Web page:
Team SCA could be a force to be reckoned with in the next edition of the race. Corinna Halloran / Team SCA / Volvo Ocean Race
The latest edition of this iconic fully-crewed round the world race, 40 years after it was founded as the Whitbread Round the World Race, has seen a number of significant milestones. The biggest of these was the use of identical one-design boats for the first time, which reduced costs for sponsors and consistently produced the closest competition the race has ever seen.
Nevertheless, many familiar elements remained, not least the delicate balance between pushing the boat and crew as hard as possible in arduous conditions and the need to scale back the effort to prevent damage.
It was a balance that the most experienced crew in the race, British double Olympic medallist Ian Walker’s Abu Dhabi Ocean Racing team on Azzam, managed to perfection.
While they by no means dominated the podium, they achieved a top-three finish in all but two of the nine legs. It was an impressive performance that saw Walker’s team take the trophy at their third attempt.
“It’s an amazing feeling, so much hard work goes into it,” Walker told the assembled press at the finish in Gothenburg.
“My whole relationship with the race started as a kid with pictures of the boats on the wall. I did my first Volvo Ocean Race two editions ago and I really wasn’t sure if I’d be up to it. I wondered what the Southern Ocean would be like, lots of self-doubt, and it’s been a long, old road.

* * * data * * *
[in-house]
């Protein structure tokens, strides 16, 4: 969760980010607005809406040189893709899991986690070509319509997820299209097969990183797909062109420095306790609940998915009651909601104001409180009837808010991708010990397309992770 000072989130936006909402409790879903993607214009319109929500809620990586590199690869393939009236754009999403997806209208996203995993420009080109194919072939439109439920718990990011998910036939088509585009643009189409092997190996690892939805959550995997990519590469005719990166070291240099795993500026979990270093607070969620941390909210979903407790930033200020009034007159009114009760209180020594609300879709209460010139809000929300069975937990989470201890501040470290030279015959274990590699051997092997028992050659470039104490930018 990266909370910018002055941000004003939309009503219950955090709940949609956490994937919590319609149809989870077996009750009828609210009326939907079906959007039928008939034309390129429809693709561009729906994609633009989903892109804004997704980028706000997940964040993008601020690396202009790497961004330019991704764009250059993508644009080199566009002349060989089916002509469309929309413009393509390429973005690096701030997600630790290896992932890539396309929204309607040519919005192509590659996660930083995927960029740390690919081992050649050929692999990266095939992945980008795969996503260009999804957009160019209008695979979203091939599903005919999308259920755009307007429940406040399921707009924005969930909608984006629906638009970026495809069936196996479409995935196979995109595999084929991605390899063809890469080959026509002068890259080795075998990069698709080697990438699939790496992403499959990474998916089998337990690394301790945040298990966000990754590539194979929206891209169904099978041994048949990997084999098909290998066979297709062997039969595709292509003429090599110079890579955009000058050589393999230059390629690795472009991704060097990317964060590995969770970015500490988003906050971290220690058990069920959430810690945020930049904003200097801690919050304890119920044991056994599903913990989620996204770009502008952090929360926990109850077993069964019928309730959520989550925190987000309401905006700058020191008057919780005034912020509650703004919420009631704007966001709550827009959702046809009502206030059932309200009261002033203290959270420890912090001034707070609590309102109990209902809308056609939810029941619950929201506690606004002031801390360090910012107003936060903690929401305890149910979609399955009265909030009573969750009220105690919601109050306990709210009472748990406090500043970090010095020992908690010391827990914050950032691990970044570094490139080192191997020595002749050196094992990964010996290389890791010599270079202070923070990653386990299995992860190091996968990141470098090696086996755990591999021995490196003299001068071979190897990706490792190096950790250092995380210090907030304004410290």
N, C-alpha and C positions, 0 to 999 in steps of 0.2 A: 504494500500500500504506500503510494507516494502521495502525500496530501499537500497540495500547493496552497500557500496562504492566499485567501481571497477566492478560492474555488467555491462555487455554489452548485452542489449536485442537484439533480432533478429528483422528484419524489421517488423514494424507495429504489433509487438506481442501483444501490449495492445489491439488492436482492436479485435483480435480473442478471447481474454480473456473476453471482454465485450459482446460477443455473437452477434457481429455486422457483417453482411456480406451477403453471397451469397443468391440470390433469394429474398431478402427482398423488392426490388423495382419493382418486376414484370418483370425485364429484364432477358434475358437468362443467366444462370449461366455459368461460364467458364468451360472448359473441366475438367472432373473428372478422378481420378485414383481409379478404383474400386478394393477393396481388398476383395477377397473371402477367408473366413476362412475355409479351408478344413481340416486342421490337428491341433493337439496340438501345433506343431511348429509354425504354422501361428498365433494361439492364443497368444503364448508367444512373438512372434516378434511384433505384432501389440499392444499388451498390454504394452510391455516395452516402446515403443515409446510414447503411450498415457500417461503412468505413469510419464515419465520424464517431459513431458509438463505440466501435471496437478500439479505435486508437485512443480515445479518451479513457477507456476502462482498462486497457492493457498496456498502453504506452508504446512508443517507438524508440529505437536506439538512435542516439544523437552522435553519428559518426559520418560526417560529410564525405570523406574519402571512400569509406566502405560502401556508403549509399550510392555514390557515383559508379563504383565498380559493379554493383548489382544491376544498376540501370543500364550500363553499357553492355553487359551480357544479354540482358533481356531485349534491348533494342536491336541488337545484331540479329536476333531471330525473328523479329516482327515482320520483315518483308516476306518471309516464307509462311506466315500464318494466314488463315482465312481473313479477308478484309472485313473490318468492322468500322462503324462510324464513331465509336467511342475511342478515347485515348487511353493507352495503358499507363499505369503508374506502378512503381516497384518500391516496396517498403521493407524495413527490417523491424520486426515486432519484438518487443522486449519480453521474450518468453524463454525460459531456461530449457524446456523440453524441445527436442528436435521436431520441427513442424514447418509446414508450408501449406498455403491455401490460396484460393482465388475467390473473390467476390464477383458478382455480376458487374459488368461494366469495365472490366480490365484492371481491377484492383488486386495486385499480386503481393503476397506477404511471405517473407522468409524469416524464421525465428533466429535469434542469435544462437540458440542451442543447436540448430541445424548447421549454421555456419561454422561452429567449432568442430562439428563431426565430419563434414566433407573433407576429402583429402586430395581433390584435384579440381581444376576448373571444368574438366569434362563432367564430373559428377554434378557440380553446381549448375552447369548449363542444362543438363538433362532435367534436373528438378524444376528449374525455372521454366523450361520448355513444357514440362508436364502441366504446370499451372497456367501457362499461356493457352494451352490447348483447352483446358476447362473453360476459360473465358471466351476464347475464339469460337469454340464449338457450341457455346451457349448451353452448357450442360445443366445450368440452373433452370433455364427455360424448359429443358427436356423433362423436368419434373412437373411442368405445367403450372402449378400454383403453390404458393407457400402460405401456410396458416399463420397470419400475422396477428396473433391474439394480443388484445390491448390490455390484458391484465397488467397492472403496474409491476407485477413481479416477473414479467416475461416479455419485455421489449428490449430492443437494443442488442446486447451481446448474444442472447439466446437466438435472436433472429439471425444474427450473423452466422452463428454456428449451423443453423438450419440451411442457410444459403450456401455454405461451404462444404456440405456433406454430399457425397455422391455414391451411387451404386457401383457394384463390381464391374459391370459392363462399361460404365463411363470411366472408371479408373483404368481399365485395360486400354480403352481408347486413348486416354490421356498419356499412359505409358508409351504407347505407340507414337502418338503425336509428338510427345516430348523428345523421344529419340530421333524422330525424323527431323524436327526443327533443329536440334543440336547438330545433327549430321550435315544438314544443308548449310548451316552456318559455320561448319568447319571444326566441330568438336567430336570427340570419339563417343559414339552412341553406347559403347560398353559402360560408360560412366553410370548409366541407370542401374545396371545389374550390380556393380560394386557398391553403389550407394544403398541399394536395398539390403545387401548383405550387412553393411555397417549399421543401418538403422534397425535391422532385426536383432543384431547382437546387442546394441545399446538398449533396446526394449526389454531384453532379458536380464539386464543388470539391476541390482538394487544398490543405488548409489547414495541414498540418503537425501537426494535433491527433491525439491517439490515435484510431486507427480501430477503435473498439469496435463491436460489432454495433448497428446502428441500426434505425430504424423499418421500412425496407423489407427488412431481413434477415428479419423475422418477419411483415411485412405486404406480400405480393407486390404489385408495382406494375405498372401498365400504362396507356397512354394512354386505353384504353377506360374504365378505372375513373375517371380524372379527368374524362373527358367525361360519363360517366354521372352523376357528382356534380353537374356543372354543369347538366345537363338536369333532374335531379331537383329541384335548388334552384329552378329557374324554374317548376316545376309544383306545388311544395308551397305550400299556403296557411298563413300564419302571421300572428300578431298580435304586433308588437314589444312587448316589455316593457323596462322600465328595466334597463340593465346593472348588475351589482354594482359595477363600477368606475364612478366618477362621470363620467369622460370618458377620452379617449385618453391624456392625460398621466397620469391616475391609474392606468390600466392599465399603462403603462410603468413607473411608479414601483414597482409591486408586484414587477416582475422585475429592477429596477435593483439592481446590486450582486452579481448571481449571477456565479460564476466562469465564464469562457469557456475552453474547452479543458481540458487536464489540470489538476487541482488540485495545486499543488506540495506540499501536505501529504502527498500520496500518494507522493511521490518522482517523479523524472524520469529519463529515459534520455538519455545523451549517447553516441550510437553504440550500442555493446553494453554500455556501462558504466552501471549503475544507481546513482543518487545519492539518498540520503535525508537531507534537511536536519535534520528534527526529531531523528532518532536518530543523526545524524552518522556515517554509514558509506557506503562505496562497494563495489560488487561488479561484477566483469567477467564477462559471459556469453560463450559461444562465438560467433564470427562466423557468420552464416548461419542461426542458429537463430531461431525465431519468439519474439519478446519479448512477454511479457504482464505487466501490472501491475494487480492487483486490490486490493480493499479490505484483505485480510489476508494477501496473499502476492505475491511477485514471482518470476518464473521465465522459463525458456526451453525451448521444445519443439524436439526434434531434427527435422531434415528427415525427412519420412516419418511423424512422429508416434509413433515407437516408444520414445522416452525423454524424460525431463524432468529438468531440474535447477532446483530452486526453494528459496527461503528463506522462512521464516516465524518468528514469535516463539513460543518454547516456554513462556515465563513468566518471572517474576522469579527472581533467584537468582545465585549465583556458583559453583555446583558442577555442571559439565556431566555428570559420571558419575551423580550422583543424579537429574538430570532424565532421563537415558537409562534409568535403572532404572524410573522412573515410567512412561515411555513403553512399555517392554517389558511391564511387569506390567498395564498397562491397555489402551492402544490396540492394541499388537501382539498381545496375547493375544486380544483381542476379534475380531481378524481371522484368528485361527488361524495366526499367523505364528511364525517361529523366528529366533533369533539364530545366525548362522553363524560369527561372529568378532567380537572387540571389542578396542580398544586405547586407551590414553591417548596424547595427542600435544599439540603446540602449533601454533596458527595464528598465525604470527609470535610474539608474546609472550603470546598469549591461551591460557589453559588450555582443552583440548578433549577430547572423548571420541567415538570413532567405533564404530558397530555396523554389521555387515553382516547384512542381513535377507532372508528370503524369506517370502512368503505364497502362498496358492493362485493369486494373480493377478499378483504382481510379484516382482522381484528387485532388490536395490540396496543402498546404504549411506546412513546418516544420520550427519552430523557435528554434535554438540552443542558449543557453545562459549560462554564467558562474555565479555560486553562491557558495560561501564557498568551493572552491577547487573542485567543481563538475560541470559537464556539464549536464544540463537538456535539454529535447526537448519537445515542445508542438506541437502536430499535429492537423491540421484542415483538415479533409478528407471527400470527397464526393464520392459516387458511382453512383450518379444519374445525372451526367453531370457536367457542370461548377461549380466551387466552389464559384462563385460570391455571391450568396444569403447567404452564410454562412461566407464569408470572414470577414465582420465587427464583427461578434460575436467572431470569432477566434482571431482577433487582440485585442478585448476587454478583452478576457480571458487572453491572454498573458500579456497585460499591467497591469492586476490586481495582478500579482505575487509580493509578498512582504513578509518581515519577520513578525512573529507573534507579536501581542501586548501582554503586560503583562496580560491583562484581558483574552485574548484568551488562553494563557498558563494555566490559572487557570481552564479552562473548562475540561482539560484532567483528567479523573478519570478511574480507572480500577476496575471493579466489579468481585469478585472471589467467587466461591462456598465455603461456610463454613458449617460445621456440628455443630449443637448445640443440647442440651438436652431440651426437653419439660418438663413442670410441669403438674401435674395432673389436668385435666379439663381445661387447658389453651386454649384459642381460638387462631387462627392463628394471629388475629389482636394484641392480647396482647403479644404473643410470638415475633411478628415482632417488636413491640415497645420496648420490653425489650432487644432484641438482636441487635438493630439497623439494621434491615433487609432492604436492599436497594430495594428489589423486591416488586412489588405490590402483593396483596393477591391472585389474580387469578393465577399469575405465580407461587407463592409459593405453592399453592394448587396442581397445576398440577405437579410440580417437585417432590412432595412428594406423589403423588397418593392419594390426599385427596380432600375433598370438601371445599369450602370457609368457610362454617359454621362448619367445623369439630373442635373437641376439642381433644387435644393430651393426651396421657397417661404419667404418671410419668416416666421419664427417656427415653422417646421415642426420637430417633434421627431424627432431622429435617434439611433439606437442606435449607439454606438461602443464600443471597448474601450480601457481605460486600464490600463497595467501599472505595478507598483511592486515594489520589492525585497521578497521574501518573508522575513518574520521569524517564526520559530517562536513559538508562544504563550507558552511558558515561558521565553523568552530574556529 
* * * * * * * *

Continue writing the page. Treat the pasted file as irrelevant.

Abu Dhabi skipper Ian Walker with the trophy for which he has fought for almost a decade. Matt Knighton / Abu Dhabi Ocean Racing / Volvo Ocean Race
We’ve made a lot of mistakes and we’ve learned a lot of lessons and this time round we threw all that experience in place and it worked.”
However, this was also an edition of the race that should give hope to many of the other teams.
The Chinese entry, Dongfeng, with a team made up of mostly French short-handed stars, plus Chinese sailors, and managed by UK-based OC Sport, put up a stunning performance and would certainly have done better had a broken mast in the gruelling Southern Ocean section not dented their overall score.
A quick glance at the final scoreboard might suggest that the all-women crew on Team SCA were languishing well astern of the men in the other boats during the nine month event, with the exception of Team Vestas Wind that was wrecked in the southern Indian Ocean.
However, the overall scores mask just how close the racing was – for the most part there were only tiny differences in the speeds achieved by all the teams.
In any case the women showed their potential by winning several in port races, as well as the offshore leg from Lisbon to Lorient. Their potential for a great result in the next edition of the race, which starts in late 2017, should therefore not be under estimated.